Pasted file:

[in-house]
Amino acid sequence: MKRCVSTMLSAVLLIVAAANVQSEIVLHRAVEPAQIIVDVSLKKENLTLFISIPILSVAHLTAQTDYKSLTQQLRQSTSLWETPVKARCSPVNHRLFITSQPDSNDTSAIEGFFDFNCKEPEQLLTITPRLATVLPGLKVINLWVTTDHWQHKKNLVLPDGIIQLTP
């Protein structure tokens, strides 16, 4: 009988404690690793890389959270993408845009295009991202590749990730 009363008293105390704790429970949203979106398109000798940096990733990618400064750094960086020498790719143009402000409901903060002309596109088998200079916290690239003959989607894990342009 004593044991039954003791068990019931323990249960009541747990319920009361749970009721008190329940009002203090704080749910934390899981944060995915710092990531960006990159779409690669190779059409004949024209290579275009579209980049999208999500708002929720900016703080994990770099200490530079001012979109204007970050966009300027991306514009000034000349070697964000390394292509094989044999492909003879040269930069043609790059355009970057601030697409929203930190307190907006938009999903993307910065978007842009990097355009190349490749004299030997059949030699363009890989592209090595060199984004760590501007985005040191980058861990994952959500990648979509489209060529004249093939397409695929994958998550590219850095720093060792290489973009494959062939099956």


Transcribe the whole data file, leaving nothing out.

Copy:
[in-house]
Amino acid sequence: MKRCVSTMLSAVLLIVAAANVQSEIVLHRAVEPAQIIVDVSLKKENLTLFISIPILSVAHLTAQTDYKSLTQQLRQSTSLWETPVKARCSPVNHRLFITSQPDSNDTSAIEGFFDFNCKEPEQLLTITPRLATVLPGLKVINLWVTTDHWQHKKNLVLPDGIIQLTP
């Protein structure tokens, strides 16, 4: 009988404690690793890389959270993408845009295009991202590749990730 009363008293105390704790429970949203979106398109000798940096990733990618400064750094960086020498790719143009402000409901903060002309596109088998200079916290690239003959989607894990342009 004593044991039954003791068990019931323990249960009541747990319920009361749970009721008190329940009002203090704080749910934390899981944060995915710092990531960006990159779409690669190779059409004949024209290579275009579209980049999208999500708002929720900016703080994990770099200490530079001012979109204007970050966009300027991306514009000034000349070697964000390394292509094989044999492909003879040269930069043609790059355009970057601030697409929203930190307190907006938009999903993307910065978007842009990097355009190349490749004299030997059949030699363009890989592209090595060199984004760590501007985005040191980058861990994952959500990648979509489209060529004249093939397409695929994958998550590219850095720093060792290489973009494959062939099956």